We cannot… overlook the works of Twain that do address the issues of race and stereotype. Clearly, Twain used his writing to work through issues of race for himself and his society, Despite the culture surrounding him, Twain understood deeply that racism is wrong.

For Twain to have depicted in Adventures of Huckleberry Finn a young hero who questioned racial inequality and an African American who was caring, compassionate, and strongly committed to his freedom was revolutionary indeed.

Why Huck Finn Belongs in Classrooms
by JOCELYN CHADWICK

Whether Twain was or was not racist is beyond the intent of this post to argue, so I suggest you consider these two quotes and follow up the sources if you want to research it further.

Mark Twain mirrored the complex racial changes of the American nineteenth century. His father owned slaves, and he grew up in a slaveholding community, , endorsed by the government and the church. His exposure to the slaves on his Uncle Quarles’s farm had a lifelong effect on him and on his work.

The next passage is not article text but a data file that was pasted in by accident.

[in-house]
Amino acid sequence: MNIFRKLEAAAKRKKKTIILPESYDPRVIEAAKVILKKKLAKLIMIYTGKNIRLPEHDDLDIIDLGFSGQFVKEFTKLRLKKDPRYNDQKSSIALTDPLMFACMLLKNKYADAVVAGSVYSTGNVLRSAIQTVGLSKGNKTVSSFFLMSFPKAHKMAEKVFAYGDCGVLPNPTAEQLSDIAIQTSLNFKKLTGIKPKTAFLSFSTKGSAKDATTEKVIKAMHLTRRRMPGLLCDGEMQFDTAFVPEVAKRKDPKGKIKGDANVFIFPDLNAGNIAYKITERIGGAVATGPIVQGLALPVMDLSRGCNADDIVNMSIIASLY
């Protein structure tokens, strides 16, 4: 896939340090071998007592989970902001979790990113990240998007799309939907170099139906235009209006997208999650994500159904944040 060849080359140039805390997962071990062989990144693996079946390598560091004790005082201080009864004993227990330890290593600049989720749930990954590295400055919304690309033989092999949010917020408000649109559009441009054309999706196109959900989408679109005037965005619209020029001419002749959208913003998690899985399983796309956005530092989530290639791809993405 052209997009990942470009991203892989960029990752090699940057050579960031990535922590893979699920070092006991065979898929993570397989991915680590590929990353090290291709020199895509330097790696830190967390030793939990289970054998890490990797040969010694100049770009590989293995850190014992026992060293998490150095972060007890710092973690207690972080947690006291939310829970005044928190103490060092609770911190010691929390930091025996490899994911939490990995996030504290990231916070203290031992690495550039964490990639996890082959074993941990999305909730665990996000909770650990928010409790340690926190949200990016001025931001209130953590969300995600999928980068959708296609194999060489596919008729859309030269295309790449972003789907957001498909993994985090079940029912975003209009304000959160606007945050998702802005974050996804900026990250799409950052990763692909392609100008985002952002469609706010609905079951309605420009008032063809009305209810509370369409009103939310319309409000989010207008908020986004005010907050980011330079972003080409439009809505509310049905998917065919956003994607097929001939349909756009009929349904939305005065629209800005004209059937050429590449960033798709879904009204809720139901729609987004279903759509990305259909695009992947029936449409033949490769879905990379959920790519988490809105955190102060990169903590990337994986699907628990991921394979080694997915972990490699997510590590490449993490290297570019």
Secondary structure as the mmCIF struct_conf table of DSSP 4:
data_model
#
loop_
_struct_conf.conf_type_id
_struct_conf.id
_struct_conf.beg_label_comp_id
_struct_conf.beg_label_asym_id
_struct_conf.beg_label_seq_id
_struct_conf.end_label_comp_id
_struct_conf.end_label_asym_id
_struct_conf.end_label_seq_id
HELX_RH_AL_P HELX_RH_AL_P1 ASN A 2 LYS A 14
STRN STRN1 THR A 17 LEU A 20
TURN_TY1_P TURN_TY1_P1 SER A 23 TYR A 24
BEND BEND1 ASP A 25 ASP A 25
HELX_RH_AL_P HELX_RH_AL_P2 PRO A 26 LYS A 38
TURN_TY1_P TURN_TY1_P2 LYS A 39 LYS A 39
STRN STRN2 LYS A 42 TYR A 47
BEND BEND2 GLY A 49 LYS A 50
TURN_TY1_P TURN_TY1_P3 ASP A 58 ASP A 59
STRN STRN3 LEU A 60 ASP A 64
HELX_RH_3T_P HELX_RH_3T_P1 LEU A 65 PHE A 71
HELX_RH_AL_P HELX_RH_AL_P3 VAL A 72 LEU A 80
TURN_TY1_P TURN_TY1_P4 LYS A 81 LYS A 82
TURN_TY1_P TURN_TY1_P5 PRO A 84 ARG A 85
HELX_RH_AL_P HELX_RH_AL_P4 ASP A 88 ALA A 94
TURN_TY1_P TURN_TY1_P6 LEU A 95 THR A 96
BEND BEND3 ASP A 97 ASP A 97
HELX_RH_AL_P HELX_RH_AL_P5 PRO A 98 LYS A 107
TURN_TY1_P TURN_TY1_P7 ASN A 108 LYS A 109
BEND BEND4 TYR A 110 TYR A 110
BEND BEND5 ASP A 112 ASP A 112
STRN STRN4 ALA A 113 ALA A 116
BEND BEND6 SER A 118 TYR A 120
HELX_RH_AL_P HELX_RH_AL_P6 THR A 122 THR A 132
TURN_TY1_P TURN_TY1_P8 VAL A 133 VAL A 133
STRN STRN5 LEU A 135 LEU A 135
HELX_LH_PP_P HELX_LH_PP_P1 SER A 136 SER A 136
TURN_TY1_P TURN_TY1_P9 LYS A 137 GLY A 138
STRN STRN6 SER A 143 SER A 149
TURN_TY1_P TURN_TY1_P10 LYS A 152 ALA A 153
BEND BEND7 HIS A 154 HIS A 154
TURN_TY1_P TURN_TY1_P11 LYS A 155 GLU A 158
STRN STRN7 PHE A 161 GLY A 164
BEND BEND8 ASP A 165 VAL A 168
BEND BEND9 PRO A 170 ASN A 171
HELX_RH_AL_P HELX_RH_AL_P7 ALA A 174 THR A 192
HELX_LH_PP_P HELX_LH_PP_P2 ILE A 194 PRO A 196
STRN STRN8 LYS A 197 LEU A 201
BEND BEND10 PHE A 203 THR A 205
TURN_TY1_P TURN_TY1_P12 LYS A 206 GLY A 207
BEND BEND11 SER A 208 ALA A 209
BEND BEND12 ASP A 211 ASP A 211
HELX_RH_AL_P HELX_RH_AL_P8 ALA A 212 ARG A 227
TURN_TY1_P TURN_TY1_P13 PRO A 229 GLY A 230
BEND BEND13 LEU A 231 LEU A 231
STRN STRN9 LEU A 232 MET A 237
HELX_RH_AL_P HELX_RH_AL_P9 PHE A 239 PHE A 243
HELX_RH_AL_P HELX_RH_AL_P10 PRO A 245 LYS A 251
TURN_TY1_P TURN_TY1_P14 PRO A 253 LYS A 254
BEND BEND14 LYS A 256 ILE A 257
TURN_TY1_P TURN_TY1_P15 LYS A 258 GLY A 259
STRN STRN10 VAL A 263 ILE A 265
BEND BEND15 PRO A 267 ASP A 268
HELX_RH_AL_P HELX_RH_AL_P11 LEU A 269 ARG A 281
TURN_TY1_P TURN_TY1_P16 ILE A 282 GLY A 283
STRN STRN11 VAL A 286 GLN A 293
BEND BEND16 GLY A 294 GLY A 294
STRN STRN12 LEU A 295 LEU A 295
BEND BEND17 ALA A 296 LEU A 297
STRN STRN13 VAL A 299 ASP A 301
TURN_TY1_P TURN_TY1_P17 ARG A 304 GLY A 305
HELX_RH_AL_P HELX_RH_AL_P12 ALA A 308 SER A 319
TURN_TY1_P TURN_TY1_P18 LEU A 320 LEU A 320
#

In his young life, he wrote some letters that show the racist attitudes he was exposed to in the pre-Civil War south, but as he matured, his racism gave way to empathy and understanding of the black experience…. culminating in antislavery novels like Adventures of Huckleberry Finn and Puddn’head Wilson.

… he secretly paid a black man’s tuition to Yale Law School, …. He was a friend and supporter of Frederick Douglass as well as Booker T. Washington.

Fishkin, S. (2020). Race and Ethnicity: African Americans. In J. Bird (Ed.), Mark Twain in Context (Literature in Context, pp. 192-202). Cambridge: Cambridge University Press. doi:10.1017/9781108617208.021

The Mark Twain House and Museum

In 1873 Sam (Mark) and Olivia (Livy) Clemens contracted New York architect Edward Tuckerman Potter to design a house in Hartford, Connecticut.

Construction began in August of that year‚ while Sam and Livy were abroad. Although it was not complete, the family moved into their house on September 19‚ 1874. Construction delays and the ever-increasing costs of building the home frustrated Sam.